Some known databases are: ABI/Inform, Academic search, JSTOR, LEXISNEXIS Academic, PSYC/NFO, PubMed/Medline, ScienceDirect, Scopus, Web of Science.


EBSCO is the largest, multidiscipline, full text database.

It provides resources for all academics, medical, corporate, government public libraries & Law. 

EBSCO host about 375 full-text databases.


ERIC is the world’s most widely used database in education. 

It contains over 1.5 million journals articles, research reports, curriculum and teaching guides, conference papers, dissertations and theses and books.

Good Study Methods

There are steps you must take in order  to develop good study skills.

1. Making and Keeping a Study Schedule

Students must have a functional reading schedule where specific hours are set aside for reading each day. This schedule must be faithfully kept from day-to day.

The amount of time needed for study will vary for each individual. An average of four hours of study each day is recommended.

2. Studying in an Appropriate Setting — Same Time, Same Place, Every Day


A conducive environment such as a library, or/and a study room at home is  recommended for study. This will facilitate comprehension since it is expected that the environment is not only quiet but cool and has all necessary facilities for study. Have a specific place for your study.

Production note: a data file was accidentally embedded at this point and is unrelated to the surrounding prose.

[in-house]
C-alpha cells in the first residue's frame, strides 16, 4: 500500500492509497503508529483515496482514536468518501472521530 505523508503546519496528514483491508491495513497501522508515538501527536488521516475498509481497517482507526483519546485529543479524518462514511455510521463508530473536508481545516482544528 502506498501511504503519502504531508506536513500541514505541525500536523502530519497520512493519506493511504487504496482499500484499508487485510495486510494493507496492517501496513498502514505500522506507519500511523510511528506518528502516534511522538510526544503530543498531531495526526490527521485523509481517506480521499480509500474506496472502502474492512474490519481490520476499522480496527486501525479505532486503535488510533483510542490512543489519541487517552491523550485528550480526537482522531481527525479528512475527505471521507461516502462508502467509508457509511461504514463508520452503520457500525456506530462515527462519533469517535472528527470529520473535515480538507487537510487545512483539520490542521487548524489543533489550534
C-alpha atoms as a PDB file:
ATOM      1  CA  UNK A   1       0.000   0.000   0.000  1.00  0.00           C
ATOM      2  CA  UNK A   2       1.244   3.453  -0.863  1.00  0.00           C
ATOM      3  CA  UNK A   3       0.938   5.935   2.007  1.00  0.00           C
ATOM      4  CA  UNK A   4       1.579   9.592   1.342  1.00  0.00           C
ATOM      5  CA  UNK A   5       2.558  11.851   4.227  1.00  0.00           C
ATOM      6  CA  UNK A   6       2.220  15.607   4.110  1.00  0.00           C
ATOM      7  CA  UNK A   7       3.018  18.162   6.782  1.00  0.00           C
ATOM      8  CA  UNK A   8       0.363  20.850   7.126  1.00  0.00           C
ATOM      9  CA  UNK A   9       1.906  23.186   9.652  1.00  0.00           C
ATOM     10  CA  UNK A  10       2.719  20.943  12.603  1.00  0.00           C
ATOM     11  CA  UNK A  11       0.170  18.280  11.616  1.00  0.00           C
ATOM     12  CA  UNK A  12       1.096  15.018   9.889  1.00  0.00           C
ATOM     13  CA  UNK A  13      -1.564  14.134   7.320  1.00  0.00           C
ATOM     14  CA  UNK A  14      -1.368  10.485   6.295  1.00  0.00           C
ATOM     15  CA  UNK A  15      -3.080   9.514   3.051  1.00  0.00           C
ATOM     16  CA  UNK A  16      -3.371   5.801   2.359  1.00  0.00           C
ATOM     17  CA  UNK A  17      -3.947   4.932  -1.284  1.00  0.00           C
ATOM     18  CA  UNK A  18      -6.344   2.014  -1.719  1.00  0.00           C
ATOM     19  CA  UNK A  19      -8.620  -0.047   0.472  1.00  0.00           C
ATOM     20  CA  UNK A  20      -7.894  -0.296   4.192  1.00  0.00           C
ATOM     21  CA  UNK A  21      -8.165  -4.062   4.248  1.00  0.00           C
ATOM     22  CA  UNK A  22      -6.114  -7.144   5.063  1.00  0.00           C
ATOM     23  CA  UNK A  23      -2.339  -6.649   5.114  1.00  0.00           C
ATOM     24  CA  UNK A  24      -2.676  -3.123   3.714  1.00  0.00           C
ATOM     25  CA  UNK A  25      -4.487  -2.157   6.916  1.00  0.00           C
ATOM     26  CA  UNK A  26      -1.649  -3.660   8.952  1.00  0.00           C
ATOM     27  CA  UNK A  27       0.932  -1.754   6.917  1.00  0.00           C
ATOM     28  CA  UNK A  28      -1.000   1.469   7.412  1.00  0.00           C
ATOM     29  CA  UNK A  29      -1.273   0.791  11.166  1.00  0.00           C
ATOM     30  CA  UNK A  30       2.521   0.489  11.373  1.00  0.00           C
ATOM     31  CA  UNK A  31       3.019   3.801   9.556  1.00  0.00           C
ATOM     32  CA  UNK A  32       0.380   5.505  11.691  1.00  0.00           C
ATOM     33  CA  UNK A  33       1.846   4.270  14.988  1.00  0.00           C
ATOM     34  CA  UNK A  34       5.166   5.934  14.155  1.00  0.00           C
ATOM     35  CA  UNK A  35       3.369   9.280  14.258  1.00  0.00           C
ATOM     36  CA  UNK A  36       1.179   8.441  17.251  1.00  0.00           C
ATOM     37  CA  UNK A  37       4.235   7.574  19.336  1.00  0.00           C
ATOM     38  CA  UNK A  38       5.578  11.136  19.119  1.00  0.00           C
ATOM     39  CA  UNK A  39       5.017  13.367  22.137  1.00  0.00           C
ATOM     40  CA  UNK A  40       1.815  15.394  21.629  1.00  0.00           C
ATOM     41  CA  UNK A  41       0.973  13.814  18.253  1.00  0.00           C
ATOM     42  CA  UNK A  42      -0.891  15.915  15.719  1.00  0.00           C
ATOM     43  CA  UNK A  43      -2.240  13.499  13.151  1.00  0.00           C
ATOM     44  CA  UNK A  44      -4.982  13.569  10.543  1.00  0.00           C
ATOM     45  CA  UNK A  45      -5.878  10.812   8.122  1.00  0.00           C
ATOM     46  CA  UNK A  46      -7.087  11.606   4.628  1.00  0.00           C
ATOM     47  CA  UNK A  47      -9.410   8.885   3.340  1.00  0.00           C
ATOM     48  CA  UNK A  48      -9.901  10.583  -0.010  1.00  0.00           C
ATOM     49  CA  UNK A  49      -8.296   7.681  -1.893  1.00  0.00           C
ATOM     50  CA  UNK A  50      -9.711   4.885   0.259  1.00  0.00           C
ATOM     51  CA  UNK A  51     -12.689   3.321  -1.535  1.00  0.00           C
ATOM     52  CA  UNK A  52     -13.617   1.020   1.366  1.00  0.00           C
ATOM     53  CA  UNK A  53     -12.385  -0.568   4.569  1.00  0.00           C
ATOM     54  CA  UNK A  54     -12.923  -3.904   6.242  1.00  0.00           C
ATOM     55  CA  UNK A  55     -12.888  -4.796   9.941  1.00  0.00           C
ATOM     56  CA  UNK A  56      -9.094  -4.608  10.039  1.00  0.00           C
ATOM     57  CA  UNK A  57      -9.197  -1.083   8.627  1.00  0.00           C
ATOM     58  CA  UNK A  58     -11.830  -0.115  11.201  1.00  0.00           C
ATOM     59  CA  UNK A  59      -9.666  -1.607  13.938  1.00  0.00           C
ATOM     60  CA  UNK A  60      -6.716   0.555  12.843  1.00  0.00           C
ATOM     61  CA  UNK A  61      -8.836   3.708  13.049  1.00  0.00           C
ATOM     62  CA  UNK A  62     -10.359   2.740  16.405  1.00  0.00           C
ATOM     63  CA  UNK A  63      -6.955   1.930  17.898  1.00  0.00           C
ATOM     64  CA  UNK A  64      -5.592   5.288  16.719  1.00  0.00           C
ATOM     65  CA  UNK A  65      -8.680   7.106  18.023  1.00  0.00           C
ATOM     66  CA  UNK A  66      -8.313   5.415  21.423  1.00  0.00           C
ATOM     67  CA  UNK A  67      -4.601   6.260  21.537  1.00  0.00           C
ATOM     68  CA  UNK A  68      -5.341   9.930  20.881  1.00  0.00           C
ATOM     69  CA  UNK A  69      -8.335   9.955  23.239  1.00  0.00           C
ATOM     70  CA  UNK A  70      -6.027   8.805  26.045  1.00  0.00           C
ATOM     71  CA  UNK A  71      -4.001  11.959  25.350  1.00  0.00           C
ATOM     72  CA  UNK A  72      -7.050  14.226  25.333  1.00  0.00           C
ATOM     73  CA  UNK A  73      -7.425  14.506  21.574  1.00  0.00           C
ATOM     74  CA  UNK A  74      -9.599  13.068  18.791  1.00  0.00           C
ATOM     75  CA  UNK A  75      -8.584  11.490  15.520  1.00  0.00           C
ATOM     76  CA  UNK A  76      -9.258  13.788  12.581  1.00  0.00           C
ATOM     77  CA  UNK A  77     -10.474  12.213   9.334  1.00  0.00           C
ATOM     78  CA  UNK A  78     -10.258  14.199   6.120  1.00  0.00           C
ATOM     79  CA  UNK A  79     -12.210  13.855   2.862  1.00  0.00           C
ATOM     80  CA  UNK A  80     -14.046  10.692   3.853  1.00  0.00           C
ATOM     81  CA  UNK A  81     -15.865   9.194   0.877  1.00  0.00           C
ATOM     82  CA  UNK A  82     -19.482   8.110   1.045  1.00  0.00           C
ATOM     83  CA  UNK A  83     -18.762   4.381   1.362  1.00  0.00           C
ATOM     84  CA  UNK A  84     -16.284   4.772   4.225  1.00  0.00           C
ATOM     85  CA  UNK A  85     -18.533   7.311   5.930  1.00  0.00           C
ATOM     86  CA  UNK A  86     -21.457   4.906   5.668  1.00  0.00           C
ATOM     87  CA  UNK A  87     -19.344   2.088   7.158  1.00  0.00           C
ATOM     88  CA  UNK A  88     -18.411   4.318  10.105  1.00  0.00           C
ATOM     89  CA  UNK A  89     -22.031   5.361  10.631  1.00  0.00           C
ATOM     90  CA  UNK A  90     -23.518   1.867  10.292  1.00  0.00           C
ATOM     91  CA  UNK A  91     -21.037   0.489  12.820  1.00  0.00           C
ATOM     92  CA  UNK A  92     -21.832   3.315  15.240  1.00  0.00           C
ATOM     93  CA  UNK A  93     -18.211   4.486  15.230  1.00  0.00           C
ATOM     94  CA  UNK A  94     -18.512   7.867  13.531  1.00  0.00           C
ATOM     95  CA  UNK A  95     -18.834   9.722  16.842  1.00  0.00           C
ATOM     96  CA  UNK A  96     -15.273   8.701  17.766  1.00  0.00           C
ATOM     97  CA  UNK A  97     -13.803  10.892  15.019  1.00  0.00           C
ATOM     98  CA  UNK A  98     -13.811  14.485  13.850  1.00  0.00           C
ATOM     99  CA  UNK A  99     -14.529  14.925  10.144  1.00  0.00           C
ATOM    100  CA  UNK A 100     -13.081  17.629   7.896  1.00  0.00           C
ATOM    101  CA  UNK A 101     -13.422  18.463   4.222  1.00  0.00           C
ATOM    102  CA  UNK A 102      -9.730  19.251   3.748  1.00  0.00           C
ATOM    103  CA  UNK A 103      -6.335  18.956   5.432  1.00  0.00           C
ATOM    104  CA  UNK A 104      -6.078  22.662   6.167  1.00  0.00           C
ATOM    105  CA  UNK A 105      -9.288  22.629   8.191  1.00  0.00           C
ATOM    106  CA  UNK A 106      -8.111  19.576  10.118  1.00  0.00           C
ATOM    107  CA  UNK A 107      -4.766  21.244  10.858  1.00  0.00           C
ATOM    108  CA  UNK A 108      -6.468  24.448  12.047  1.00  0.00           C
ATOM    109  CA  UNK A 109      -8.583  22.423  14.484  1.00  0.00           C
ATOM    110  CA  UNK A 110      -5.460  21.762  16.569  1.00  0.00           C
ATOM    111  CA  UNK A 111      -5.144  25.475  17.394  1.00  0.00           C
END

3. Equipping Your Study Area with All the Materials You Need


Ensure that when you visit the library that you go with all necessary reading materials/resources such as: Recommended textbooks, e-resources on your laptops, pencils, pens, erasers, etc.

With your materials at hand, you can study without interruption.

Put your phone on silence and take only emergency calls. Studying is a serious business. You can return the calls after you have finished studying.

4. Not Relying on Inspiration for Motivation


Students must not leave studying time to when they feel like.

You must stick to your daily  schedule for studying whether you are motivated or not. 

Get yourself motivated. One method of doing this is by moving from the known to the  unknown or by reading for pleasure.